The concerns are highlighted in a Department for Education-commissioned report examining the trust's progress on improving the town's "inadequate"-rated children's services.
The report says that senior staff within the trust feel that "the extent of historic challenges" in the service mean that the speed of improvements expected by the DfE and Ofsted are unrealistic.
"Staff across the trust thought the trust needs time for the changes it has implemented to bed in across the organisation, particularly the change to the hub model and systemic practice and the shift in working culture," the report states.
It adds that the trust is also finding the ongoing scrutiny of the service by Ofsted and others is distracting it from focusing on delivering improvements. It also points out that the trust faces higher than usual levels of inspection and regulation because of its status as an independent fostering agency and voluntary adoption agency.
The report by consultancy firm Kantar Public suggests that the trust, the DfE, and Slough Council, work together to establish "realistic expectations" about how quickly services in Slough will improve.
The DfE ordered the formation of the trust to take over the operation of children's services in Slough in 2014 after Ofsted found the service was "inadequate".
The trust launched in October 2015 but in 2016 a fresh inspection by Ofsted found the service to still be inadequate.
In its most recent monitoring visit to Slough, Ofsted found there was still a lack of supervision and oversight of social workers and delays in responding when children are at risk.
Despite staff concerns about unrealistic expectations, Kantar Public's report said the trust has made "substantial changes" to children's services in Slough.
These changes included reduced bureaucracy by flattening the management structure and strengthening the front door teams with additional staff. The report also said the trust had adopted a "zero tolerance" approach to poor performance within the service that has led to staff feeling more accountable for the quality of their work.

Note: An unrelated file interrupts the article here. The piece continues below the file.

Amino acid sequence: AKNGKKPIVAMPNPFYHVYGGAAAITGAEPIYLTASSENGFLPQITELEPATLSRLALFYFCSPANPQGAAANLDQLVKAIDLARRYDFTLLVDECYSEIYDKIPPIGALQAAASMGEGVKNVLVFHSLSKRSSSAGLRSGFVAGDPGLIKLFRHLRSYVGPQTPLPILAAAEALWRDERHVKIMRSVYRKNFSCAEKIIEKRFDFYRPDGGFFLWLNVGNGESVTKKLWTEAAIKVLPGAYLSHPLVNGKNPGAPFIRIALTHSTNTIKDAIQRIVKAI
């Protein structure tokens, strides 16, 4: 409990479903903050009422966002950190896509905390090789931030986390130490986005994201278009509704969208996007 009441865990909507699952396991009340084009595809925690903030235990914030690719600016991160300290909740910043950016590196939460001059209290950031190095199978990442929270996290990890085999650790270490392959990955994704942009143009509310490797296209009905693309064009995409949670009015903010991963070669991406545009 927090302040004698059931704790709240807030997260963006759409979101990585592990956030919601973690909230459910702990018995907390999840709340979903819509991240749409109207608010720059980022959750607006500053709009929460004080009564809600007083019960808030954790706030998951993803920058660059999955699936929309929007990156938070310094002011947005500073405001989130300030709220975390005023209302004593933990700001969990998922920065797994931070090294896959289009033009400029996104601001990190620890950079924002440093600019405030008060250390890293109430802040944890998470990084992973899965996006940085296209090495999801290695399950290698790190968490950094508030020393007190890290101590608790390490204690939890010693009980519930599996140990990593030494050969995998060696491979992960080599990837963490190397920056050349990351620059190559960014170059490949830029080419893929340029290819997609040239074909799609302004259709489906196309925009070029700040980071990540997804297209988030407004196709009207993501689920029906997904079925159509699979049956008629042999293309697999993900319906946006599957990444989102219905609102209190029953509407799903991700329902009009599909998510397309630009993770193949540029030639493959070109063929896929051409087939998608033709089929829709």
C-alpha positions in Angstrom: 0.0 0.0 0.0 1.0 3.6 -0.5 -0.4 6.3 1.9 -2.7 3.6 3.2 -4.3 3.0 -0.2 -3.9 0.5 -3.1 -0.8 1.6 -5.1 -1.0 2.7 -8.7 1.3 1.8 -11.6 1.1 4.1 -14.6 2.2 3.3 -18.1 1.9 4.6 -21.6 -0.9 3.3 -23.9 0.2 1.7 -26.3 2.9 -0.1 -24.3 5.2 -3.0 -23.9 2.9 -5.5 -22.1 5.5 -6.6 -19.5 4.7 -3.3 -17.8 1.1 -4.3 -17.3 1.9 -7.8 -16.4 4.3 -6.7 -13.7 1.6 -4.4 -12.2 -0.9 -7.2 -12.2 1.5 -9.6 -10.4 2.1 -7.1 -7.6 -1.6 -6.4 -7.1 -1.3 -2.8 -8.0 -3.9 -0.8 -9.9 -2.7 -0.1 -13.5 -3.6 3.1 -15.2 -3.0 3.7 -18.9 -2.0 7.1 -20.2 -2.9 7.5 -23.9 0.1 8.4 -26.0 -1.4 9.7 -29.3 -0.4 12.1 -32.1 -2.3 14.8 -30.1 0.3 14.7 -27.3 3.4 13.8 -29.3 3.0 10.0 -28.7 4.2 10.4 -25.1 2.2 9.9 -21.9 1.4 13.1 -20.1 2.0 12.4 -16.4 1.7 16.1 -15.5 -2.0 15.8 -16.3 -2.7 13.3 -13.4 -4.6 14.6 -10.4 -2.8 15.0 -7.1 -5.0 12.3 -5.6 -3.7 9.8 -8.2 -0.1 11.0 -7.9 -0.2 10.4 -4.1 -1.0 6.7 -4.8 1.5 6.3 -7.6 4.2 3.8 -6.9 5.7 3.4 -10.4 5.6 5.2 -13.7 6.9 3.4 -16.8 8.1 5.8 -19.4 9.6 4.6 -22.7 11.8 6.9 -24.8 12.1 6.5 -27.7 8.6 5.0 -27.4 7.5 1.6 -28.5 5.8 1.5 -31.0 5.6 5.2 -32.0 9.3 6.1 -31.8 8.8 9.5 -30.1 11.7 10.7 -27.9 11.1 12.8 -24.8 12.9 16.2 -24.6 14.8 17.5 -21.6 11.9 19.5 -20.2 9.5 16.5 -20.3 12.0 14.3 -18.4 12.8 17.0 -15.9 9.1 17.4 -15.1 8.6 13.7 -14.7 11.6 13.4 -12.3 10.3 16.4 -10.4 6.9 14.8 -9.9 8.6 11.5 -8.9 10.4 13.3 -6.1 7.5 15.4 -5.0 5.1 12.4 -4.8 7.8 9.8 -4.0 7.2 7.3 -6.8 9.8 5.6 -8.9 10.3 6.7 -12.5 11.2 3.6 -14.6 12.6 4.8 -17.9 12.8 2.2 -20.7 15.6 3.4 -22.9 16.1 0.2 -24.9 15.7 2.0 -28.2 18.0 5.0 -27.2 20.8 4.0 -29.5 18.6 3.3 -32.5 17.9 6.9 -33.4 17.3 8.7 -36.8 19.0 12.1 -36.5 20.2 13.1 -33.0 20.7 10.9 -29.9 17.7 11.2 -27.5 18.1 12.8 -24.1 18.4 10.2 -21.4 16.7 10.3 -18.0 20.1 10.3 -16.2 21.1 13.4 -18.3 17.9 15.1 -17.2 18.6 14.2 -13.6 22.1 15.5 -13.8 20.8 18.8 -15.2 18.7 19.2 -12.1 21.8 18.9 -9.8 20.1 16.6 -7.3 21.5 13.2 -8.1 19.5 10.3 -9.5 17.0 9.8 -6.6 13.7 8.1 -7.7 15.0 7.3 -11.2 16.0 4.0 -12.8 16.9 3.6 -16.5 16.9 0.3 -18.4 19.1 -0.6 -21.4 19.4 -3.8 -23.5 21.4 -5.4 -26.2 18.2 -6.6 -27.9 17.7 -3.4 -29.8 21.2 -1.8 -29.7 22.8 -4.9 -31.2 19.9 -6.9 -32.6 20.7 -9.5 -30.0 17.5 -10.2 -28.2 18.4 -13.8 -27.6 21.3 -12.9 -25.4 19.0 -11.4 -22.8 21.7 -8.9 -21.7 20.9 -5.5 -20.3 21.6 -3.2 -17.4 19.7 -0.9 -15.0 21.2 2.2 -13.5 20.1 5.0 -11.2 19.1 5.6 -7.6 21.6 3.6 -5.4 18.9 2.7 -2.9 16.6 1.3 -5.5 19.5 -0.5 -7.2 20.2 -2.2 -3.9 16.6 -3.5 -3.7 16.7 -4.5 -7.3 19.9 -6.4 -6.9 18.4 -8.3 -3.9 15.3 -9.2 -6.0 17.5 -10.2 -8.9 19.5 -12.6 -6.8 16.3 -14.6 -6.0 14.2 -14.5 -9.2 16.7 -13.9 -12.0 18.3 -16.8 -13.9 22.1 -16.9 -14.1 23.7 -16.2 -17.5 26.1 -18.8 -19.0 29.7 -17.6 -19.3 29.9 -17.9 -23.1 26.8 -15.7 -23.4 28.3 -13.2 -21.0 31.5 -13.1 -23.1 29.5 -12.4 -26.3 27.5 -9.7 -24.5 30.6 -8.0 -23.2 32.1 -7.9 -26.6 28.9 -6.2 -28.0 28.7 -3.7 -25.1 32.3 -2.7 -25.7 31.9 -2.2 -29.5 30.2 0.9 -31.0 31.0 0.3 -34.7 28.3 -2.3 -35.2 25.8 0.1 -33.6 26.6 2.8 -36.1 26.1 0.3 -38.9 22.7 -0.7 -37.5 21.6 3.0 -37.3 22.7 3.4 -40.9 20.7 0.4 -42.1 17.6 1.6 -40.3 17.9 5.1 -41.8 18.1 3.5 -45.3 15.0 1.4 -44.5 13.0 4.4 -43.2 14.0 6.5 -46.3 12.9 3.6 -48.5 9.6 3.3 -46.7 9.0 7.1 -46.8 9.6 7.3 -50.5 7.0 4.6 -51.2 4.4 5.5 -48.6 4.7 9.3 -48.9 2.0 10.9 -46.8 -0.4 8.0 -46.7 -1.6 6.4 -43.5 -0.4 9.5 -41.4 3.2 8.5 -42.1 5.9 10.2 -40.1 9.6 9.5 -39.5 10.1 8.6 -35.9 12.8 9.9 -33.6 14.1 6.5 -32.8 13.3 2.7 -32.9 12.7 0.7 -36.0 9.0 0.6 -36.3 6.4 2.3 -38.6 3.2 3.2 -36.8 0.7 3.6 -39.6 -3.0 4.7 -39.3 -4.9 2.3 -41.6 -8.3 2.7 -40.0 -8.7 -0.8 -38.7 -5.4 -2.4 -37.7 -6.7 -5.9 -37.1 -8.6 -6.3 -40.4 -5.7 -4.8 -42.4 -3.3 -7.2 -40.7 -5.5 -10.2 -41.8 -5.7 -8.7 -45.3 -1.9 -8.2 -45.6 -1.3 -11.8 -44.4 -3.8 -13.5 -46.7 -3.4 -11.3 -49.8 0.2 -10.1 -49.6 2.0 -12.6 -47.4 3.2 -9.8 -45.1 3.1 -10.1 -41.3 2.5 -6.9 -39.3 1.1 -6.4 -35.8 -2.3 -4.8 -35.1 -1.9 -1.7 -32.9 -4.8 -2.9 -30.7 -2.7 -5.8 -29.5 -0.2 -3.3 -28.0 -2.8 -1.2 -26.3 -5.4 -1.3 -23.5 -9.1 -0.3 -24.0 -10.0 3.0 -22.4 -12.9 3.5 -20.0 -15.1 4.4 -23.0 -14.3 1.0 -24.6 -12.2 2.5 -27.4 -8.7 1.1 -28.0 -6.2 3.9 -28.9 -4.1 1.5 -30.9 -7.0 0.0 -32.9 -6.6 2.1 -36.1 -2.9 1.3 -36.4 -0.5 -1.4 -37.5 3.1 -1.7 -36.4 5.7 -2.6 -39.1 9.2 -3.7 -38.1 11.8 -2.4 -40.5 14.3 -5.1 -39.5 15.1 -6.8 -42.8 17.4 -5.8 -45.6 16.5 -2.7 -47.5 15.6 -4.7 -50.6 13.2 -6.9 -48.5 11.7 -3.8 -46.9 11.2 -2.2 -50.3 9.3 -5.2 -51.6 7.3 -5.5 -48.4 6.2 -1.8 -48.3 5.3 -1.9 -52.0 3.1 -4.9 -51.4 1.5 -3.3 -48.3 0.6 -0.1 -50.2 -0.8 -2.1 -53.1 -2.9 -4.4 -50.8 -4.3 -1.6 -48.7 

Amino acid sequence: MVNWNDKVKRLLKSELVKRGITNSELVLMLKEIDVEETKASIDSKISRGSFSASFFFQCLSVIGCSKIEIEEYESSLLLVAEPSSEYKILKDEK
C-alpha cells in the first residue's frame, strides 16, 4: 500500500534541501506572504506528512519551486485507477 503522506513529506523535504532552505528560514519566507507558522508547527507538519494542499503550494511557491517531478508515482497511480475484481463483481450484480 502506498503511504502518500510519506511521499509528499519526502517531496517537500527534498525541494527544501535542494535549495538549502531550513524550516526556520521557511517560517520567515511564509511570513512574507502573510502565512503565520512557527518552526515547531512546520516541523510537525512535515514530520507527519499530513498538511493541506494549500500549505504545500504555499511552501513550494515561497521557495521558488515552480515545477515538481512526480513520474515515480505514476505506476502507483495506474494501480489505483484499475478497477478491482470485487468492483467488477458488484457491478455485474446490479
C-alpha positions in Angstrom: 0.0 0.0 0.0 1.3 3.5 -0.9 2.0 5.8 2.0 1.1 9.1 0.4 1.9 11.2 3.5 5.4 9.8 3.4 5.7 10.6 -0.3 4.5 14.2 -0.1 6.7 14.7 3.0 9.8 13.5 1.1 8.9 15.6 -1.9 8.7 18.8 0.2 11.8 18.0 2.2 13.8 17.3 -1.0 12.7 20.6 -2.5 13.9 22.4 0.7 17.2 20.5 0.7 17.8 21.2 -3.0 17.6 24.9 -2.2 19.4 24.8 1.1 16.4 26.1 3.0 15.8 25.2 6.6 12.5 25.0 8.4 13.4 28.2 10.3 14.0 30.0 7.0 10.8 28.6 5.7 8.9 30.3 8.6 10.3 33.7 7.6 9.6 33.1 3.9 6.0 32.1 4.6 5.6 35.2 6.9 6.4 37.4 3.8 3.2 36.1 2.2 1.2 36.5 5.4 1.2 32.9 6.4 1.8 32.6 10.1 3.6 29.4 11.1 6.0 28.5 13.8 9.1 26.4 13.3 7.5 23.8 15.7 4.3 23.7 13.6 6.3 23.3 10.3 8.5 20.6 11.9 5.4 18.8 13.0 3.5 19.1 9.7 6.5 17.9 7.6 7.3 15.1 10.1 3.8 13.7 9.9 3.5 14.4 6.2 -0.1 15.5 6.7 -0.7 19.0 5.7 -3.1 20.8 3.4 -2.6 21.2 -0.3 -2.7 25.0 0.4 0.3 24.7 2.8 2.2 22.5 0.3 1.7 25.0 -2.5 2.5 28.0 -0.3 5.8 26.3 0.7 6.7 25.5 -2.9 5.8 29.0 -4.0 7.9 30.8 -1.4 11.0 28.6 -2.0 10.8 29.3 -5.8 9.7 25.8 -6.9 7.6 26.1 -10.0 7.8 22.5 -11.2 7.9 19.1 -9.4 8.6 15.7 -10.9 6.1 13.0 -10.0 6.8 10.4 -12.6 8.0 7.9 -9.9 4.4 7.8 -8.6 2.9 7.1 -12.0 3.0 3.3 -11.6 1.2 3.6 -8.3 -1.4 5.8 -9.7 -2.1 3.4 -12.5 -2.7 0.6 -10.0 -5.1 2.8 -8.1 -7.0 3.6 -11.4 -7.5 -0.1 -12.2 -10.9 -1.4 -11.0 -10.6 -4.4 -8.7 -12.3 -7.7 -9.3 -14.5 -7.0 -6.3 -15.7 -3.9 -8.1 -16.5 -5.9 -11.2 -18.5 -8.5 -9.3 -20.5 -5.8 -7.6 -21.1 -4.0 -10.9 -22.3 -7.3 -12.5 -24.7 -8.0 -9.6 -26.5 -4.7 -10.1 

Another success was that the trust and council were now working together after an initially "hostile" relationship that, the report says, "undermined the trust's progress and smooth transition from Slough Borough Council". Problems caused by this "dysfunctional" relationship included the trust having a lack of access to finance, performance and HR data.
"This report demonstrates the hard work of staff at Slough Children's Services Trust to raise standards for vulnerable children and families," said children's minister Nadhim Zahawi.
"I am especially pleased to see that children have been put at the heart of its culture change and that they have invested substantially in the workforce, reducing staff turnover.
"I hope the learnings in this report are helpful in setting up children's trusts in the future and that Slough continues its improvement journey so that the needs of children and families are met effectively."
Publication of the report follows the naming of Lisa Humphreys as the trust's new chief executive. Humphreys, who is currently the interim director of children's services at Wokingham Council, will replace the trust's interim chief executive Andrew Bunyan in September.